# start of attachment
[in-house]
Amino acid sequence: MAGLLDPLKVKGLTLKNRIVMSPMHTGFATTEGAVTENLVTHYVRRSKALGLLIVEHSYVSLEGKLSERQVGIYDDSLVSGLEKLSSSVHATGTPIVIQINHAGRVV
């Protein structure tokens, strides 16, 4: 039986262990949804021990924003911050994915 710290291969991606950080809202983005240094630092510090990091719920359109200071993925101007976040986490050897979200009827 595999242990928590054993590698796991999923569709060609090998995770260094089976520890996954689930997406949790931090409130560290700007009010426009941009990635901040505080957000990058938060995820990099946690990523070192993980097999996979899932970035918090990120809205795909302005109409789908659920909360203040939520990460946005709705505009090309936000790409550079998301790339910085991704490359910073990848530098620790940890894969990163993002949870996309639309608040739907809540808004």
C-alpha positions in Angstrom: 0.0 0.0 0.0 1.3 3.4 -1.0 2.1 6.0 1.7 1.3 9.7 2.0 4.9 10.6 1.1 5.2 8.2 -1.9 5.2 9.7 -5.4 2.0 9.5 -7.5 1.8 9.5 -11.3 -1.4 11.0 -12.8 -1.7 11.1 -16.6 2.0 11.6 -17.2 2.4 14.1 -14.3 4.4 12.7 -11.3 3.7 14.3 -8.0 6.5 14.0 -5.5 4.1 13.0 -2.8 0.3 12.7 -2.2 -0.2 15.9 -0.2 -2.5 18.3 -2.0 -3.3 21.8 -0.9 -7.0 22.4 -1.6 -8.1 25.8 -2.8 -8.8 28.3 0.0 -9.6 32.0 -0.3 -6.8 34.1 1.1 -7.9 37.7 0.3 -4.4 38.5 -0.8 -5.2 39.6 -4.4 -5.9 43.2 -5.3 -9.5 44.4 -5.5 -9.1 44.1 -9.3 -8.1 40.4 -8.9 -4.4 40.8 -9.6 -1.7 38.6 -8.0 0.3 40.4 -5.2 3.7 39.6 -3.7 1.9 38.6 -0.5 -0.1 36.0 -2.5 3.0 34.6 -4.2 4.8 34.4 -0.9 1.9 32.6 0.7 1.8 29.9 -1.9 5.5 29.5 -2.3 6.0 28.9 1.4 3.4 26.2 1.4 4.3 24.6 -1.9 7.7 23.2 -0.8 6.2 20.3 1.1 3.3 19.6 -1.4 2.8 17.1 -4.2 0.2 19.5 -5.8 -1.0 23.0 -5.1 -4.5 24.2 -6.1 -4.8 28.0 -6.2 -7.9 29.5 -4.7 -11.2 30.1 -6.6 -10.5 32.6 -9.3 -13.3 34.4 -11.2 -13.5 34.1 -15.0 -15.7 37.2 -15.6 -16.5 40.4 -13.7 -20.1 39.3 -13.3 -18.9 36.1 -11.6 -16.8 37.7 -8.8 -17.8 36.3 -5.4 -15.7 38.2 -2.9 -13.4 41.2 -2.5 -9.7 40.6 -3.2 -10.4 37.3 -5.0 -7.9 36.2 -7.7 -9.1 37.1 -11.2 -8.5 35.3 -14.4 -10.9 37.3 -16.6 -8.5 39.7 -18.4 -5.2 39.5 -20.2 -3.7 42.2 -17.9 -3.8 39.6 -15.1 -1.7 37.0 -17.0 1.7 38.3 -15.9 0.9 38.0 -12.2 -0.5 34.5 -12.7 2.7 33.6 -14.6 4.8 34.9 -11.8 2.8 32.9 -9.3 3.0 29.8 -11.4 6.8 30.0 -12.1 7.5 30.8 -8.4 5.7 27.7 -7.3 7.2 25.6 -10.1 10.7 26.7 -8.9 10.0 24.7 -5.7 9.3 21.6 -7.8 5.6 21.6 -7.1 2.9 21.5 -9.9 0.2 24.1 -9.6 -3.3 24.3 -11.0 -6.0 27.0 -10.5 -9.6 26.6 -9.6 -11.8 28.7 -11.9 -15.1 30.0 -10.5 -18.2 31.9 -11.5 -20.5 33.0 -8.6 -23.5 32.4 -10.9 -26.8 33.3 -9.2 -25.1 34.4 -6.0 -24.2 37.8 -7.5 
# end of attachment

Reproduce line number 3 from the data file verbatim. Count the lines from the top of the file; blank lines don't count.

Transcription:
């Protein structure tokens, strides 16, 4: 039986262990949804021990924003911050994915 710290291969991606950080809202983005240094630092510090990091719920359109200071993925101007976040986490050897979200009827 595999242990928590054993590698796991999923569709060609090998995770260094089976520890996954689930997406949790931090409130560290700007009010426009941009990635901040505080957000990058938060995820990099946690990523070192993980097999996979899932970035918090990120809205795909302005109409789908659920909360203040939520990460946005709705505009090309936000790409550079998301790339910085991704490359910073990848530098620790940890894969990163993002949870996309639309608040739907809540808004």